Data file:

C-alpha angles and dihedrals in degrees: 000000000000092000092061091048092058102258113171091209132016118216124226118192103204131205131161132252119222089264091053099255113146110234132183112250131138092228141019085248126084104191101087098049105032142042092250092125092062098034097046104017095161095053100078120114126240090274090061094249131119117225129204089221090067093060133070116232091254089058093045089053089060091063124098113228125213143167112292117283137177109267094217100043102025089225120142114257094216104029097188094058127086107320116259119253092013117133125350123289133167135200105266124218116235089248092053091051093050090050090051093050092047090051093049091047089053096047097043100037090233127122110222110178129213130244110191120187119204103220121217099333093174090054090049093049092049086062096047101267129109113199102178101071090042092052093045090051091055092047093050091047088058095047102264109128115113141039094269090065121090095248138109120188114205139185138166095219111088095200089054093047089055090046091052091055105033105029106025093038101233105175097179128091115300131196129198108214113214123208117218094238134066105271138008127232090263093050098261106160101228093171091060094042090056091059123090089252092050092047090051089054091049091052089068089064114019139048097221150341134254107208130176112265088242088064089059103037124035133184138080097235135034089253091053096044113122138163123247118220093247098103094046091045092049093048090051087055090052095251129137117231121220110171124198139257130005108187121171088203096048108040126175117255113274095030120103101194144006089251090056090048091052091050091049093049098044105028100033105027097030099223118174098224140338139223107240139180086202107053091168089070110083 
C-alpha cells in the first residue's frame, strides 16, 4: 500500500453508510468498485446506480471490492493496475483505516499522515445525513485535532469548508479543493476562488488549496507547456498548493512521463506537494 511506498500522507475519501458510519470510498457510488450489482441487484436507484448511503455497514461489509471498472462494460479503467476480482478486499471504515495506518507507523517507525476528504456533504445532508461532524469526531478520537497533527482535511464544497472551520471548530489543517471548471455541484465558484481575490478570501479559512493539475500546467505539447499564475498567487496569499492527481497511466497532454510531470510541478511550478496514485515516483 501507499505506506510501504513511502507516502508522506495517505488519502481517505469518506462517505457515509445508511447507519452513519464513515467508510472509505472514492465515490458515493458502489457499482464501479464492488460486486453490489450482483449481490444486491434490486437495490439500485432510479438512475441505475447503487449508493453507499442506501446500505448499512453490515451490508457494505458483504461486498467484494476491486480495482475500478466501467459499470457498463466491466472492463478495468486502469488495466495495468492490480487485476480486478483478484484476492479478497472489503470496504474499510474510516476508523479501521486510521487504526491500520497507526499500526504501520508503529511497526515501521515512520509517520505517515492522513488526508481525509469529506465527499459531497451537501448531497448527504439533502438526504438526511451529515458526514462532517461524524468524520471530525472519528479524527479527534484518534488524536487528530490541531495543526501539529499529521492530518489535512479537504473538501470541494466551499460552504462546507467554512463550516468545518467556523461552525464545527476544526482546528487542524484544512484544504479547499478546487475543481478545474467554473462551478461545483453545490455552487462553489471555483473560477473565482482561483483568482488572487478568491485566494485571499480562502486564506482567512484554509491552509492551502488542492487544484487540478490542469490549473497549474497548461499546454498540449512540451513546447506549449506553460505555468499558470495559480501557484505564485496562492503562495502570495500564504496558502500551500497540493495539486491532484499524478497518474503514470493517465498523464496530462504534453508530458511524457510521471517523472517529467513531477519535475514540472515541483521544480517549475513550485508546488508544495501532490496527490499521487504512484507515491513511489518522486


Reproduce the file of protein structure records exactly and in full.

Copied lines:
C-alpha angles and dihedrals in degrees: 000000000000092000092061091048092058102258113171091209132016118216124226118192103204131205131161132252119222089264091053099255113146110234132183112250131138092228141019085248126084104191101087098049105032142042092250092125092062098034097046104017095161095053100078120114126240090274090061094249131119117225129204089221090067093060133070116232091254089058093045089053089060091063124098113228125213143167112292117283137177109267094217100043102025089225120142114257094216104029097188094058127086107320116259119253092013117133125350123289133167135200105266124218116235089248092053091051093050090050090051093050092047090051093049091047089053096047097043100037090233127122110222110178129213130244110191120187119204103220121217099333093174090054090049093049092049086062096047101267129109113199102178101071090042092052093045090051091055092047093050091047088058095047102264109128115113141039094269090065121090095248138109120188114205139185138166095219111088095200089054093047089055090046091052091055105033105029106025093038101233105175097179128091115300131196129198108214113214123208117218094238134066105271138008127232090263093050098261106160101228093171091060094042090056091059123090089252092050092047090051089054091049091052089068089064114019139048097221150341134254107208130176112265088242088064089059103037124035133184138080097235135034089253091053096044113122138163123247118220093247098103094046091045092049093048090051087055090052095251129137117231121220110171124198139257130005108187121171088203096048108040126175117255113274095030120103101194144006089251090056090048091052091050091049093049098044105028100033105027097030099223118174098224140338139223107240139180086202107053091168089070110083 
C-alpha cells in the first residue's frame, strides 16, 4: 500500500453508510468498485446506480471490492493496475483505516499522515445525513485535532469548508479543493476562488488549496507547456498548493512521463506537494 511506498500522507475519501458510519470510498457510488450489482441487484436507484448511503455497514461489509471498472462494460479503467476480482478486499471504515495506518507507523517507525476528504456533504445532508461532524469526531478520537497533527482535511464544497472551520471548530489543517471548471455541484465558484481575490478570501479559512493539475500546467505539447499564475498567487496569499492527481497511466497532454510531470510541478511550478496514485515516483 501507499505506506510501504513511502507516502508522506495517505488519502481517505469518506462517505457515509445508511447507519452513519464513515467508510472509505472514492465515490458515493458502489457499482464501479464492488460486486453490489450482483449481490444486491434490486437495490439500485432510479438512475441505475447503487449508493453507499442506501446500505448499512453490515451490508457494505458483504461486498467484494476491486480495482475500478466501467459499470457498463466491466472492463478495468486502469488495466495495468492490480487485476480486478483478484484476492479478497472489503470496504474499510474510516476508523479501521486510521487504526491500520497507526499500526504501520508503529511497526515501521515512520509517520505517515492522513488526508481525509469529506465527499459531497451537501448531497448527504439533502438526504438526511451529515458526514462532517461524524468524520471530525472519528479524527479527534484518534488524536487528530490541531495543526501539529499529521492530518489535512479537504473538501470541494466551499460552504462546507467554512463550516468545518467556523461552525464545527476544526482546528487542524484544512484544504479547499478546487475543481478545474467554473462551478461545483453545490455552487462553489471555483473560477473565482482561483483568482488572487478568491485566494485571499480562502486564506482567512484554509491552509492551502488542492487544484487540478490542469490549473497549474497548461499546454498540449512540451513546447506549449506553460505555468499558470495559480501557484505564485496562492503562495502570495500564504496558502500551500497540493495539486491532484499524478497518474503514470493517465498523464496530462504534453508530458511524457510521471517523472517529467513531477519535475514540472515541483521544480517549475513550485508546488508544495501532490496527490499521487504512484507515491513511489518522486